News: Land transfers demonstrate cooperation
Story by 1st Lt. Christian Venhuizen
CHEYENNE, Wyo. – Two separate land deals involving the Wyoming Military Department could turn into economic positives for the Guernsey and Platte County communities, said Guernsey Mayor Ed Delgado.
“It’s a win-win situation for the town and the (military department),” he said.
The two deals include a transfer of military department property to the Wyoming State Parks, Historic Sites and Trails.
“The transfer sets up a fantastic State Park that will allow for greater exploration of the Oregon Trail,” said Maj. Gen. Luke Reiner, Wyoming’s adjutant general. “The anticipated draw of additional tourists to the area will create a positive economic impact for the town of Guernsey and Platte and Goshen counties.”
The other transfer includes a land exchange with the town of Guernsey, preserving a trailer park and providing the town with land for a possible business park, Delgado said.
The land exchange involves an agreement to transfer a number of properties, including a trailer park where the Camp Guernsey Joint Training Center borders the town. The property was originally identified as a part of a possible location for a $21 million federally-funded training complex.
Reiner and other military department leaders had multiple discussions at town council meetings, meetings with the mayor and concerned residents and a public meeting in August 2012, to discuss the transfer because it affected a number of town residents due to the number of town residents who would have been displaced from the trailer park.
“Lots of discussions at multiple levels,” said Reiner. “The primary one of interest however was between the tenants of the trailer park, the leadership of the town and the Wyoming Military Department. All parties realized we had a problem and were willing to sit down and work it out.”
“They really listened to the input of the residents,” said Cate Cundall, the town clerk and treasurer. “Having that public forum really helped with some misperceptions and gave out some good information.”
“The townspeople are very happy to stay where they are,” Delgado said. “(The military department) really listened to the input of the residents.”
“The best interests of the community and the agency were protected by compromise and an honest look at what was actually required. The community has a requirement for affordable housing and many of the tenants of that trailer park had been there for many years,” said Reiner. “It is their home.”
The agreement allows the town to take ownership of most of the trailer park, minus a portion the military department needs to facilitate the potential construction of a building that would provide classrooms, meeting spaces and emergency shelters for the camp and the community, said Col. Richard Knowlton, Camp Guernsey’s commander.
“I think it helps us and it helps them,” Knowlton said. “Understand, we are a part of the community.”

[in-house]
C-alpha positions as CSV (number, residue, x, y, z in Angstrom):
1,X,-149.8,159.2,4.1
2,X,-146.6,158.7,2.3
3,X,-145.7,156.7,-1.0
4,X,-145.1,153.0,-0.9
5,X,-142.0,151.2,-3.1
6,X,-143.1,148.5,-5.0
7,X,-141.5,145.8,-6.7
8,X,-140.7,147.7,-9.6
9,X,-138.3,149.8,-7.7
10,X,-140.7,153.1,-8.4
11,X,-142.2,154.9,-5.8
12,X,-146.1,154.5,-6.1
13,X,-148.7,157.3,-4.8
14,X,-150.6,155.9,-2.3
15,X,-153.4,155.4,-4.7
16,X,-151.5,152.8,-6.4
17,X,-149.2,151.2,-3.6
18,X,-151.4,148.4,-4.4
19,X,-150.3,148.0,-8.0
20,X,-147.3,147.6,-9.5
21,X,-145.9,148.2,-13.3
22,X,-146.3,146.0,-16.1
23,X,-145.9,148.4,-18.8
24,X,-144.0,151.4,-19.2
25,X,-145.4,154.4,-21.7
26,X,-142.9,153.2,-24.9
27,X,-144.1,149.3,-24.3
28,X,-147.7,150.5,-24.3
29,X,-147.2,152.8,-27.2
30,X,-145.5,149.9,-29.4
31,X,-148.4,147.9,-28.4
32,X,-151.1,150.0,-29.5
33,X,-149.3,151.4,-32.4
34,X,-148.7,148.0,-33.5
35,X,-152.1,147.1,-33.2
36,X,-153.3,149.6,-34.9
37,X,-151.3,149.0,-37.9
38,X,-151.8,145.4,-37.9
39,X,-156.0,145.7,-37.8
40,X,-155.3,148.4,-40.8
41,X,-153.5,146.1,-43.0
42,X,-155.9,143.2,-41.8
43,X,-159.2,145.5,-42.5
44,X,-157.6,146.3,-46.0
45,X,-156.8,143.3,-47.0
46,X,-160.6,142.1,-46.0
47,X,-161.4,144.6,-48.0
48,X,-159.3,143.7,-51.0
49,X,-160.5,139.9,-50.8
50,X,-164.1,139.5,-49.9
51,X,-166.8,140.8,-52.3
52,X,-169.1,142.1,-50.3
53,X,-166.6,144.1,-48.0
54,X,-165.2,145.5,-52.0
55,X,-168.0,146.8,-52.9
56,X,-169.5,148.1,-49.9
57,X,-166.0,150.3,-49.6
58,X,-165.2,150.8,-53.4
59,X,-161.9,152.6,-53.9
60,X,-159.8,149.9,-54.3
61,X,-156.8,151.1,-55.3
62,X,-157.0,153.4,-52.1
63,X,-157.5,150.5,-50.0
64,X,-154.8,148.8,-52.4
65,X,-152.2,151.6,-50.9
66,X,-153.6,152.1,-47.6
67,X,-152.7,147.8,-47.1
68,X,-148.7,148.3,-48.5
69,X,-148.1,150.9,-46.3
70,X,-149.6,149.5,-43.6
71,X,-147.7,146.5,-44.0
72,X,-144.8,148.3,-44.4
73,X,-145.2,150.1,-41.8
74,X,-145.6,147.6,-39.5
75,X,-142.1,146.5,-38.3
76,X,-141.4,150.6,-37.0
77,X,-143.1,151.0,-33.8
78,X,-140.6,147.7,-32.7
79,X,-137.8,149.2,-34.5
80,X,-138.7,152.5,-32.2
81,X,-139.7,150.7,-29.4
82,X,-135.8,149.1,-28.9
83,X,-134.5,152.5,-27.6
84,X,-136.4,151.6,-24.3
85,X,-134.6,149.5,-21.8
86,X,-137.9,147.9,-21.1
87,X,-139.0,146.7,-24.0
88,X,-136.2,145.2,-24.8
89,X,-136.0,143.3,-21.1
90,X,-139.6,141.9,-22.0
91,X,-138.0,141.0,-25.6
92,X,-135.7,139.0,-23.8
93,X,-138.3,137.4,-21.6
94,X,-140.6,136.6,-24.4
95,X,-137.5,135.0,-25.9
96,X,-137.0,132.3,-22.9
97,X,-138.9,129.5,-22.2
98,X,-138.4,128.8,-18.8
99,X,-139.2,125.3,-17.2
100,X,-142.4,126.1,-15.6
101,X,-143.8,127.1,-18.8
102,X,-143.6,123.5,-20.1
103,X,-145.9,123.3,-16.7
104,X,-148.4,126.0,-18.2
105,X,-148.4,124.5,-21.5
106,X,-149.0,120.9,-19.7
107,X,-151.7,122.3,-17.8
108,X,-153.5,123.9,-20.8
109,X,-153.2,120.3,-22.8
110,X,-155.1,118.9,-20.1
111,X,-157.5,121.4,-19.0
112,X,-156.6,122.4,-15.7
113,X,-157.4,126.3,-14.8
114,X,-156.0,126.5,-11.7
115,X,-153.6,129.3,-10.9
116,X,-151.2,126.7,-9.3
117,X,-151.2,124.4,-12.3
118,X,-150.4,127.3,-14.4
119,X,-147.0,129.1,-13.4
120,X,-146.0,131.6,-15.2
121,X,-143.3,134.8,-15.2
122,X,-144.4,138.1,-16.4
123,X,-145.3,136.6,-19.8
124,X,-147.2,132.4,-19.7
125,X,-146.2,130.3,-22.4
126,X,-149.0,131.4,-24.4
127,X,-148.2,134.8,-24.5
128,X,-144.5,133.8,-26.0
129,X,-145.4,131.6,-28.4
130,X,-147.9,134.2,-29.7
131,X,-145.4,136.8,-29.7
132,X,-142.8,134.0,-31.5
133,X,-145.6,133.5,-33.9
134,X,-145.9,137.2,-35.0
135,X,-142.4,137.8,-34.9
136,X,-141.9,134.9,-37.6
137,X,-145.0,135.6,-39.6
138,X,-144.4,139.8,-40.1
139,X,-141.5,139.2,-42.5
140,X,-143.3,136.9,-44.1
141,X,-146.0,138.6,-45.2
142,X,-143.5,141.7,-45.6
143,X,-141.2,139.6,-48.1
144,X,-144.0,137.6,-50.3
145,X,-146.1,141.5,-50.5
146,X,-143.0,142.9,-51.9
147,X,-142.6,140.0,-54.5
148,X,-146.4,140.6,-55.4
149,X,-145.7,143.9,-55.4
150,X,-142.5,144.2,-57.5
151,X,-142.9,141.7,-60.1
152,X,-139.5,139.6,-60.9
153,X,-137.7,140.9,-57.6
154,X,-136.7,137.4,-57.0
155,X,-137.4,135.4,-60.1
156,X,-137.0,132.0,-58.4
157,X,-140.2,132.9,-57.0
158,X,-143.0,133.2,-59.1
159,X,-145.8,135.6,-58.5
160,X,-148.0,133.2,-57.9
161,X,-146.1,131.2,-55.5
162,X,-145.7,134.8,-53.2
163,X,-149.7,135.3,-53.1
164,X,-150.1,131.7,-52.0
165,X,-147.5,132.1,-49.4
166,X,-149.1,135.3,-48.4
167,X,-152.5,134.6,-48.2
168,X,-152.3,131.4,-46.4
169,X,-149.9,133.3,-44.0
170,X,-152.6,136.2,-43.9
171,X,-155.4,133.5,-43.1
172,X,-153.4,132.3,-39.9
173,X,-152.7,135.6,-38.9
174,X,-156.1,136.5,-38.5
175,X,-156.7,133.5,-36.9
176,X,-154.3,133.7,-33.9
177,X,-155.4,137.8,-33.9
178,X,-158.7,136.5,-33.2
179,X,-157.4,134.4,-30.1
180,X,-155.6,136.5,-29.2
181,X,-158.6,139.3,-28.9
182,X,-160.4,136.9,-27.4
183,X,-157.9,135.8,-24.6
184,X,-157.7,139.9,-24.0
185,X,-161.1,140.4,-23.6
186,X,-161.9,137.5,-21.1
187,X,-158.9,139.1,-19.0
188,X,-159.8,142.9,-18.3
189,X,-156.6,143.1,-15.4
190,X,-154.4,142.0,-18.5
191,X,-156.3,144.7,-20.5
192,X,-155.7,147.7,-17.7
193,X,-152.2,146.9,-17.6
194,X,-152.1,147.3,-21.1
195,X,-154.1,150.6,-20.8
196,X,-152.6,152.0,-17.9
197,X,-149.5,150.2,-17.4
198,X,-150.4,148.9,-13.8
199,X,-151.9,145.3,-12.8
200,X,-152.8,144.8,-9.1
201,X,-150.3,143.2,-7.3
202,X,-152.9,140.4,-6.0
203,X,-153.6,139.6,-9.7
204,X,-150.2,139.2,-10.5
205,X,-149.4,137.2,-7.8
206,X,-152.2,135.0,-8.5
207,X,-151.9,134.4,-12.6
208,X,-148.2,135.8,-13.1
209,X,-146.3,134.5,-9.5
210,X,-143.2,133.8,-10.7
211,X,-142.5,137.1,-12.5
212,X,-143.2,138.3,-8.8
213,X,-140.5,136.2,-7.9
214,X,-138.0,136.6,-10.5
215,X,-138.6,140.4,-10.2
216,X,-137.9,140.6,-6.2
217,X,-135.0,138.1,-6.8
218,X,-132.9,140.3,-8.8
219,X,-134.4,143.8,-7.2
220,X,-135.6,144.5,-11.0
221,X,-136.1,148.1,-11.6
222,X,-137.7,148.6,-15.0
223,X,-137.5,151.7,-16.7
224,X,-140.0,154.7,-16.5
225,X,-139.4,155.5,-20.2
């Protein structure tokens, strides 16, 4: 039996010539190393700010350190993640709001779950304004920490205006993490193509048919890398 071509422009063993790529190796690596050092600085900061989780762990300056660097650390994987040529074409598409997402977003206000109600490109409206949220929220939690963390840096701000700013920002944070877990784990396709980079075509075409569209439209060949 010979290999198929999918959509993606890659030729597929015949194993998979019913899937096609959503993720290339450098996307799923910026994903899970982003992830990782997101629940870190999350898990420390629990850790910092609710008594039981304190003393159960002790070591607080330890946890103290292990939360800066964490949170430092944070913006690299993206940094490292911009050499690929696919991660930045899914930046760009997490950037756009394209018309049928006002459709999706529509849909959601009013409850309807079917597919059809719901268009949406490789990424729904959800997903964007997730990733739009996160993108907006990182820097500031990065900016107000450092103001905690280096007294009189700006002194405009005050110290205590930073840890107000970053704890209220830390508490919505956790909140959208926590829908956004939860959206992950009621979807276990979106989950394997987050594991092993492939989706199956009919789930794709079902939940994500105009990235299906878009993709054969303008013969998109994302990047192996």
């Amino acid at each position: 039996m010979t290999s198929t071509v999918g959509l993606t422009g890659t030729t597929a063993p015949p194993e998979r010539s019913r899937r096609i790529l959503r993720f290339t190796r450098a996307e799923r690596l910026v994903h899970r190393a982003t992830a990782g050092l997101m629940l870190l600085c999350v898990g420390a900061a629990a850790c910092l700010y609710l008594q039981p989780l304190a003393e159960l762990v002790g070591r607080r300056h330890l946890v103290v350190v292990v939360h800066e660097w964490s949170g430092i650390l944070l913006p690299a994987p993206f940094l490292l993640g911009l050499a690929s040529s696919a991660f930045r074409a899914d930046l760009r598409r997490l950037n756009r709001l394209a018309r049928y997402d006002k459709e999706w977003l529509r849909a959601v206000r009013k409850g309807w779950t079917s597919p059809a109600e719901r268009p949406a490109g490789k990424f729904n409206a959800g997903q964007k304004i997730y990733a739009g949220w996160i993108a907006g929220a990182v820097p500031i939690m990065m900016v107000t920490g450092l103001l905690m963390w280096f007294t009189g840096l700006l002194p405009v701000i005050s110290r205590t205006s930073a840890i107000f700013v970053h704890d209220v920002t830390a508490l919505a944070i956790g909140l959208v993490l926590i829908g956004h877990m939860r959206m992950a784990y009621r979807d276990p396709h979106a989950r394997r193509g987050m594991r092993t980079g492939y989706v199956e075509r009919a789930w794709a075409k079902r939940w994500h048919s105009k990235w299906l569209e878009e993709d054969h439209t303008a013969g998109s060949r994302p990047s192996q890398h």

The agreement also gives the town a parcel of land that could be converted into a business park, but town officials are still deciding its best use, said Cundall.
The other part of the land transfer has the town of Guernsey signing over property in the Warm Springs area. The Wyoming Military Department will receive the property, then turn it over to Wyoming State Parks as part of a separate transfer of historic and culturally significant lands.
During the 2013 Wyoming State Legislature, Senate File 43, later becoming Senate Enrolled Act 32, was introduced, allowing the transfer a section of military department property to Wyoming State Parks.
“There are numerous parcels in (Camp Guernsey’s boundaries) that hold no training value to the Soldiers who are training there, but there is immeasurable cultural value in many of these parcels; those that the Oregon and California trails pass through and those that are traditional Native American cultural features,” said Lt. Col. Guy Beaudoin, the Wyoming Army National Guard’s construction and facilities management officer.
“It’s three agencies, working together and it went so well,” said Cundall.
The enrolled act transfers land with cultural and historical significance in the Warm Springs area to Wyoming State Parks, once the land is deemed safe.
The safety concern stems from nearby firing ranges. The safety models used by the Wyoming Army National factors in the possibility of a stray bullet shot from an odd angle. Some of the Warm Springs property includes areas where those accidental shots may land.
“We’ve got some tasks to do (in that area) to mitigate some factors. In other cases, we may need to move some of our facilities,” said Knowlton. “We’re not going to transfer land that will place anyone in jeopardy.”
He said the military department began the process to eliminate the risks, allowing the property to be transferred. However, there is no specific date for the transfer to occur.
“My goal is that the Wyoming Military Department is completely embedded in the community, that we are absolutely the best neighbor we can be and that the community is our best advocate,” said Reiner.